When: Carve your pumpkins and throw on your best velvet cape and head straight to the theater - the movie hits right when the movie should, just in time for All Hallows. Universal's got it slated for October 16th in the US.

Previously...

#7 45 Years
#8 Bridge of Spies
#9 Taxi
#10 Freeheld
#11 A Bigger Splash
#12 The Dressmaker
#13 The Hateful Eight
#14 Knight of Cups
#15 Arabian Nights
Sidebar 3 Animated Films
Sidebar 2 Tomorrowland
Sidebar 1 Avengers: Age of Ultron
Intro Pick a Blockbuster

Tuesday
Mar102015

We Cant Wait! #12 "The Dressmaker"

Team Experience is counting down our 15 most anticipated for 2015. Here's abstew...

Who & What: Writer/Director Jocelyn Moorhouse adapts Rosalie Ham's 2000 novel about a 1950s Australian dressmaker named Myrtle "Tilly" Dunnage (Oscar winner Kate Winslet) who returns to her rural Outback home to care for her ailing mother (Oscar nominee Judy Davis). Tilly has not been home since she was 10 years old and forced to leave when she was accused of murder. With her return, she plans to bring the power of haute couture to the village...and seek revenge against those that wronged her.

Moorhouse has described the film as "Unforgiven with a sewing machine" and in addition to Winslet and Davis, stars an impressive Australian cast that includes Liam Hemsworth as Tilly's love interest, Hugo Weaving as the town's police officer, and Sarah Snook and Sacha Horler in supporting roles originally cast with Isla Fisher and Elizabeth Debicki. Creating the film's '50s fashions are Emmy nominated costume designer Marion Boyce with Margot Wilson in charge of Tilly's clothes and 2 custom-made gowns by French designer Sophie Theallet.   

This is apparently what she wears to a rugby game...DIVAWhy We're Excited About It: We love Kate Winslet here at TFE, but just last year I wrote about how Winslet was in need of a career comeback. Divergent was a hit with its built-in YA popular novel source material, but it was hardly her involvement in the project that made it so. (Can you even remember anything she did in it?) This year, on paper, is looking much more promising: the Divergent sequel is a likely hit; she has a supporting role in the all-star cop drama Triple Nine; and then there's a potential awards-buzzy role in Aaron Sorkin's Steve Jobs (directed by Oscar winner Danny Boyle). Her lead role in this film is most intriguing and will hopefully be a return to form for Winslet who hasn't received an Oscar nomination since her win. 

What If It All Goes Wrong? The fact that director Jocelyn Moorhouse hasn't directed a film since 1997's failed awards contender A Thousand Acres doesn't seem like a good sign. And she never really lived up to her exciting breakthrough with 1991's Australian film Proof. And it could be a tough balancing act tonally as a comedic revenge drama (those seem like 3 different genres). But at least one thing is certain - the clothes will be to die for!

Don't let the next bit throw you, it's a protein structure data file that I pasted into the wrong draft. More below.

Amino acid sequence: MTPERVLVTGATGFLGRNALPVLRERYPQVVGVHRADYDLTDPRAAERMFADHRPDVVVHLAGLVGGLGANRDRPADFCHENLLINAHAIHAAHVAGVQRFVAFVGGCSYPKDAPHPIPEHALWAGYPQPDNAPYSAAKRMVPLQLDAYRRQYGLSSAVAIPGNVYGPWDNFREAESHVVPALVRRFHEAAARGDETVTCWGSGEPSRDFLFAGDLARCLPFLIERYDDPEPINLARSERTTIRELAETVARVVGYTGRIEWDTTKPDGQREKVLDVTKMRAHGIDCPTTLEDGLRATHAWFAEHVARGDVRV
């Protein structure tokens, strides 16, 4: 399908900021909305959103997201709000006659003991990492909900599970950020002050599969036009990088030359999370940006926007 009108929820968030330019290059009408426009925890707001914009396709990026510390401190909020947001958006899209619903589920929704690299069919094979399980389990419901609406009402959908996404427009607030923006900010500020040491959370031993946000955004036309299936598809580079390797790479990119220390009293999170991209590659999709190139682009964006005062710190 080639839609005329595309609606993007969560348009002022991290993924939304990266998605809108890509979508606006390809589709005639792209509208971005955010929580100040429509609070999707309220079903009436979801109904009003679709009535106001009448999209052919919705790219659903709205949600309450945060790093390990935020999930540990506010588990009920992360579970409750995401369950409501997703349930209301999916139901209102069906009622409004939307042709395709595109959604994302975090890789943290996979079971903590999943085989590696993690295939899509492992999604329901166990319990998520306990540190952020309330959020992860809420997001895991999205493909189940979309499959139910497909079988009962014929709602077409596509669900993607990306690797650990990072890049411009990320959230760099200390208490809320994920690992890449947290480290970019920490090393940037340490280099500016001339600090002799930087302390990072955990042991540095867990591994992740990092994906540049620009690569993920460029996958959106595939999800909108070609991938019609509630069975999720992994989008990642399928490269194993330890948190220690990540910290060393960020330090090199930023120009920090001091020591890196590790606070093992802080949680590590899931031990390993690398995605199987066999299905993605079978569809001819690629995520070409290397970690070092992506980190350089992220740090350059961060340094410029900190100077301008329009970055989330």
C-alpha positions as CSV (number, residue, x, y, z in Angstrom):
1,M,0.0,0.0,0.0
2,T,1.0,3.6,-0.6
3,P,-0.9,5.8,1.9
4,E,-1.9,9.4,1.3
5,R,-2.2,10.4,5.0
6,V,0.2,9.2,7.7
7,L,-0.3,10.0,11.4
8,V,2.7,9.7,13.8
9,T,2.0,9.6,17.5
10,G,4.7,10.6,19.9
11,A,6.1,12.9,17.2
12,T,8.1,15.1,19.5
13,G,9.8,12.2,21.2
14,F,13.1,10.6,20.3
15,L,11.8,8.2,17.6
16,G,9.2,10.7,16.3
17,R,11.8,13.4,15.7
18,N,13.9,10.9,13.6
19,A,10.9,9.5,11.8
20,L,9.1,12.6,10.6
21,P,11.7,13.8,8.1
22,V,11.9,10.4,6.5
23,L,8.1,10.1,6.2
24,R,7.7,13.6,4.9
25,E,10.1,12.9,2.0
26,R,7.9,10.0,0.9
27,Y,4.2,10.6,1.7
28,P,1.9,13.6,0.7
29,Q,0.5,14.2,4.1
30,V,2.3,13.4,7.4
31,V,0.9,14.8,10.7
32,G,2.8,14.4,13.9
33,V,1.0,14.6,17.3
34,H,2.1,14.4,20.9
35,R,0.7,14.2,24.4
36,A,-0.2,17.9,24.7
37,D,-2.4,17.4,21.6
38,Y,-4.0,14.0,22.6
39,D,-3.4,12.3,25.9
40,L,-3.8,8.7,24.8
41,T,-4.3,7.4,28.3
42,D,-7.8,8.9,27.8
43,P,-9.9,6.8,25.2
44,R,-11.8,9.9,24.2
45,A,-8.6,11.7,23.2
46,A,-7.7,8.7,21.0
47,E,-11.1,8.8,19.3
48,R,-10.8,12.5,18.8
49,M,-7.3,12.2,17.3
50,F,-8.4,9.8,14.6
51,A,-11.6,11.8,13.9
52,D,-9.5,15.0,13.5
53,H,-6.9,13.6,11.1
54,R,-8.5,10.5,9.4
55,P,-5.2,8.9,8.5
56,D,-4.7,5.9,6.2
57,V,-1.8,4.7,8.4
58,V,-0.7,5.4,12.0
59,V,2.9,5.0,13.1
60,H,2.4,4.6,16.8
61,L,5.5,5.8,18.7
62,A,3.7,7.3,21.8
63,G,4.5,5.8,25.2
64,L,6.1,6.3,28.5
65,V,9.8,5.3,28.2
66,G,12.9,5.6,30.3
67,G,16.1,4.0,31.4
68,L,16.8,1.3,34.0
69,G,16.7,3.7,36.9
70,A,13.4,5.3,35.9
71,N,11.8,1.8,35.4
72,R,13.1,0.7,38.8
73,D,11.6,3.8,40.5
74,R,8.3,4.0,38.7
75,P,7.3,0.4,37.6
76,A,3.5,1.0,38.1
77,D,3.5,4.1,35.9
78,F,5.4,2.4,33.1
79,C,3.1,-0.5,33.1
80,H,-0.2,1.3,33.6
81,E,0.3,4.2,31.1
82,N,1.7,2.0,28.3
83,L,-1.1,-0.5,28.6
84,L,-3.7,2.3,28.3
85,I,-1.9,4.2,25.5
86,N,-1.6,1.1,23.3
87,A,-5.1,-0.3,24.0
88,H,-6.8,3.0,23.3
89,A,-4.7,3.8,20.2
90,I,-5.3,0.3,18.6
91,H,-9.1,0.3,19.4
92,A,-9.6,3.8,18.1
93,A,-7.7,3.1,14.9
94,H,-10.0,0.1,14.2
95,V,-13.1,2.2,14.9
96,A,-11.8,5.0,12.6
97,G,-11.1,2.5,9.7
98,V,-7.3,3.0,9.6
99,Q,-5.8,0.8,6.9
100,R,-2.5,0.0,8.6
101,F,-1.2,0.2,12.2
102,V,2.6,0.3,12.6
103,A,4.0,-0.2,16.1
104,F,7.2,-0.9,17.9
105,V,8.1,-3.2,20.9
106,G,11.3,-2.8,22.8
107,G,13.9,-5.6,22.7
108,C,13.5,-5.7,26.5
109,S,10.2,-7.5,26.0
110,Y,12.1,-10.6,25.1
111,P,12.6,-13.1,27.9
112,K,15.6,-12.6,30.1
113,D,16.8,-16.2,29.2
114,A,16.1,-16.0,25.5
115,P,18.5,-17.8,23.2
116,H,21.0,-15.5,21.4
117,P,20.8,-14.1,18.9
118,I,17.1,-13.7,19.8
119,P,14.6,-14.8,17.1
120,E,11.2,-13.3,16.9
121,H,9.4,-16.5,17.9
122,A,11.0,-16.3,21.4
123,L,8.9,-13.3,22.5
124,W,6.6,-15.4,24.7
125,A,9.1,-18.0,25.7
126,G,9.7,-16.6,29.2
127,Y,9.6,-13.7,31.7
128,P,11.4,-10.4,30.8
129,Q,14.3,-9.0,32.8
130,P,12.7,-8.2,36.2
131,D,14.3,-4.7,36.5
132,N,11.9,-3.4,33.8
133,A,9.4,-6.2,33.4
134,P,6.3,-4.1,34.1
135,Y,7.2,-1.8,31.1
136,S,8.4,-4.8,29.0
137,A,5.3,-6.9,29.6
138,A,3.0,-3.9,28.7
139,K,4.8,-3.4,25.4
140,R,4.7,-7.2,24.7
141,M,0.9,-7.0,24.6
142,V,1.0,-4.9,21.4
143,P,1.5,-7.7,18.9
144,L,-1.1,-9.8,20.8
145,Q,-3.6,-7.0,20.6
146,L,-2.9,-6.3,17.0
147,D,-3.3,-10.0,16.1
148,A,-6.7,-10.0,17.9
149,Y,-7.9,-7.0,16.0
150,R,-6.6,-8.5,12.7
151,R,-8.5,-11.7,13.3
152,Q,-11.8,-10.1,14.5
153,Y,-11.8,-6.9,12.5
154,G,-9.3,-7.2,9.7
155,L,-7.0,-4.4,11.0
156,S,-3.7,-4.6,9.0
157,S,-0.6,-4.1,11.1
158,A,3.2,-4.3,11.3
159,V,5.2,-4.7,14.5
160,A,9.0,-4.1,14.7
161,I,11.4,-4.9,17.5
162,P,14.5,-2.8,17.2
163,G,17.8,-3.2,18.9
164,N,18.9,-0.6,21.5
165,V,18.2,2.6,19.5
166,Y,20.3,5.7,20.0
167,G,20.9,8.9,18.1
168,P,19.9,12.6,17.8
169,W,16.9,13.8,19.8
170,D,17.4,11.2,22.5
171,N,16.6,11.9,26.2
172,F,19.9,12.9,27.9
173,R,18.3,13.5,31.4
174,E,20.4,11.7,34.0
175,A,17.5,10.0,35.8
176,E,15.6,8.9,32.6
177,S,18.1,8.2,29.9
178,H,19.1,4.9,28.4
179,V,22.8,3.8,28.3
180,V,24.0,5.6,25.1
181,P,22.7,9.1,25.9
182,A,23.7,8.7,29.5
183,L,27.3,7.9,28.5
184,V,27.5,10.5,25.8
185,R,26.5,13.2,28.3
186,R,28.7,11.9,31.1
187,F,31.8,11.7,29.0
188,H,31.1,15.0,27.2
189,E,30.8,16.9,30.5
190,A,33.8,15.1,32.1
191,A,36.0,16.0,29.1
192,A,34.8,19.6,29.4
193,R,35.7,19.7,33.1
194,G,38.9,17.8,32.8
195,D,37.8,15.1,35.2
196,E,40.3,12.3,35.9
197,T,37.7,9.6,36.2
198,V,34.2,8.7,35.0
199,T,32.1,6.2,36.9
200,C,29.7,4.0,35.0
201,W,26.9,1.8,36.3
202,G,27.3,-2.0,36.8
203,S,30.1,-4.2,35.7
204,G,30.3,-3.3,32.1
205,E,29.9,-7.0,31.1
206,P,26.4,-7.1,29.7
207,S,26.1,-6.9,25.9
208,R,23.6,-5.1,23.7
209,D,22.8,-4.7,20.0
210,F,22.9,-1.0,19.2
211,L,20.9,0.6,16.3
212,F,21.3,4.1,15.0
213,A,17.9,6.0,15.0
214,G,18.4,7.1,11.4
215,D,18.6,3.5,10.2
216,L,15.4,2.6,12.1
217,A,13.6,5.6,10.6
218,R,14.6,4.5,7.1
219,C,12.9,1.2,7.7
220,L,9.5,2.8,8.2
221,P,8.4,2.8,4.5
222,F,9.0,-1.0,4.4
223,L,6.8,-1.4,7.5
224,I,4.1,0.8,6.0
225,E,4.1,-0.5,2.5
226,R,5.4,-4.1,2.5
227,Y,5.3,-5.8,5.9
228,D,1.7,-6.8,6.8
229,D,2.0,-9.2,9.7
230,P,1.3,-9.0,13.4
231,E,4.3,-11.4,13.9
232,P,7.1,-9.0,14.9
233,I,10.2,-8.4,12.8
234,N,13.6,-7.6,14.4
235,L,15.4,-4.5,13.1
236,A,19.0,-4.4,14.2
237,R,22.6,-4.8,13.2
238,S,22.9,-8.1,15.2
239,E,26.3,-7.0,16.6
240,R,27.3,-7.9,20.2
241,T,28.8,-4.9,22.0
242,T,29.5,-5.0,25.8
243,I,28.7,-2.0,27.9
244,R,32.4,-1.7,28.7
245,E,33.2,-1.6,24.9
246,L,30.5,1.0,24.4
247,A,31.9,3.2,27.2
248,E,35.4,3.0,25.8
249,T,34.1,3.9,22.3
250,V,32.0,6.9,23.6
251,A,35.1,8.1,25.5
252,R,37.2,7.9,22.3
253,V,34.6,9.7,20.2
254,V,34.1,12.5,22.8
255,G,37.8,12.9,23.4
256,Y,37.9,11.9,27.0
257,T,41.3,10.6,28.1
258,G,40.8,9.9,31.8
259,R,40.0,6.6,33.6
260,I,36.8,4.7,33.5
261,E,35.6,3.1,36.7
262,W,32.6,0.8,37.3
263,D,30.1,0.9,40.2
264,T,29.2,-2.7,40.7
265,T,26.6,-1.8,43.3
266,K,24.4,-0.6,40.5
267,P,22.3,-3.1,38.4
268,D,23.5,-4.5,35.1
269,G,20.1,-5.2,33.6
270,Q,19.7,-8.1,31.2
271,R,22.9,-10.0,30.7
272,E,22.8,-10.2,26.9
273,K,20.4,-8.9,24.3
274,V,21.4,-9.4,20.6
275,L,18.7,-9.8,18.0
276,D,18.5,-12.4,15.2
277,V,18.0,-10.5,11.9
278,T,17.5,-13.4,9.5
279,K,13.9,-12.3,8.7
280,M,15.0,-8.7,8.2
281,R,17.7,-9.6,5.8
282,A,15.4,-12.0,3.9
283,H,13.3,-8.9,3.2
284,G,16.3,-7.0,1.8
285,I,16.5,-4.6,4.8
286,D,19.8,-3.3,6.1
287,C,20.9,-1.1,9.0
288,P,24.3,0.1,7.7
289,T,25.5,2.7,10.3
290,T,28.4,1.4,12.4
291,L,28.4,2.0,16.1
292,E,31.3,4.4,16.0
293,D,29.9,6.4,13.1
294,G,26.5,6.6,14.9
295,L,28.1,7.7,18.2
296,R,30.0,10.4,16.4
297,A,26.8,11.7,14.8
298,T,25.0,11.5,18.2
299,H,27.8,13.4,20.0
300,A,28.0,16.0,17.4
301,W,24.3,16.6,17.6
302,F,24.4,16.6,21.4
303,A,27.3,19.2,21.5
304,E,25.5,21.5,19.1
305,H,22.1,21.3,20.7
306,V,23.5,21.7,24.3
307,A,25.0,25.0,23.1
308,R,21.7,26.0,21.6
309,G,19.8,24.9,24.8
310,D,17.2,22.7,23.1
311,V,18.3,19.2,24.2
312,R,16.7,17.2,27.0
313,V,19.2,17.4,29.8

When: The film finished shooting back in late 2014 and this past February had footage shown to potential European distributors at the Berlin Film Festival. No US date is confirmed yet, but Universal Pictures International has already confirmed an October 1st release date for Australia. If buzz is strong, expect it at fall film festivals in time for awards season.

Previously...
#13 The Hateful Eight
#14 Knight of Cups
#15 Arabian Nights
Intro Pick a Blockbuster

Monday
Feb232015

Team Experience: Oscar's Best & Worst Moments

Neil Patrick Harris' big musical opening had fun shadow effectsAre most of you over your Oscar party hangovers now?

I polled Team Experience (and myself) on their very favorite moment and their "Agony!" bit alike from last night's show of shows and here's what they had to say about the 87th Academy Awards. Please do share your single Best & Worst moment in the comments, too as we work our way through putting this film year behind us.

BEST MOMENTS

Timothy: Pawel Pawlikowski muscling right on through the play-off music in order to pay due tribute to his late wife.

Julien: That opening song was really some... Oh who am I kidding ? Watching Julianne finally clutch that Oscar was a dream I thought would never come true. 

Nathaniel: Once you get past Julianne I'd go with 1) Emma Stone reaction shots  2) "Glory" 3) Jessica Chastain saying "Chivooooo" 4) the insanity of "Everything is Awesome" - particularly the fake Oscars and the Batman interruption 5) Patricia Arquette's infectious righteousness (sub-shoutout to Meryl & JLo). I understand that people are up in arms the day after but that's called 'missing the point because people love to be outraged' which is an epidemic online that distracts the world from progressive goals like eradicating inequality and sexism. 6) "because you're rich"

More heartfelt applause (and then some jeers) after the jump...

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Wednesday
Jan212015

...And the 3rd Annual Team Experience Award Goes To: 

Amir here, to welcome you to the third edition of Team Experience Awards, one of the most prestigious critics’ prizes around the world, bestowed on the best in cinema by members of this website sans Nathaniel. We previously honoured Leos Carax’s Holy Motors (with a lot of support for The Master) and Steve McQueen’s 12 Years a Slave (with several awards for Gravity). There was a similar situation this year, with two films gaining most of our attention across the categories. Our pick for best picture, however, was a clear consensus favourite and won by a very comfortable margin. 

As always, individual ballots proved a lot more interesting than the final results, making the otherwise tedious process of making up spreadsheets really exciting for me. Though there is no sign of it on the list of winners here, there was passionate support for films as varied as We Are the Best!, Norte, the End of History, The Babadook, Godzilla, A Most Wanted Man and The Last of the Unjust. We will get to some of those titles in the trivia section at the bottom of the post, but for now, here are the Team Experience Awards’ winners: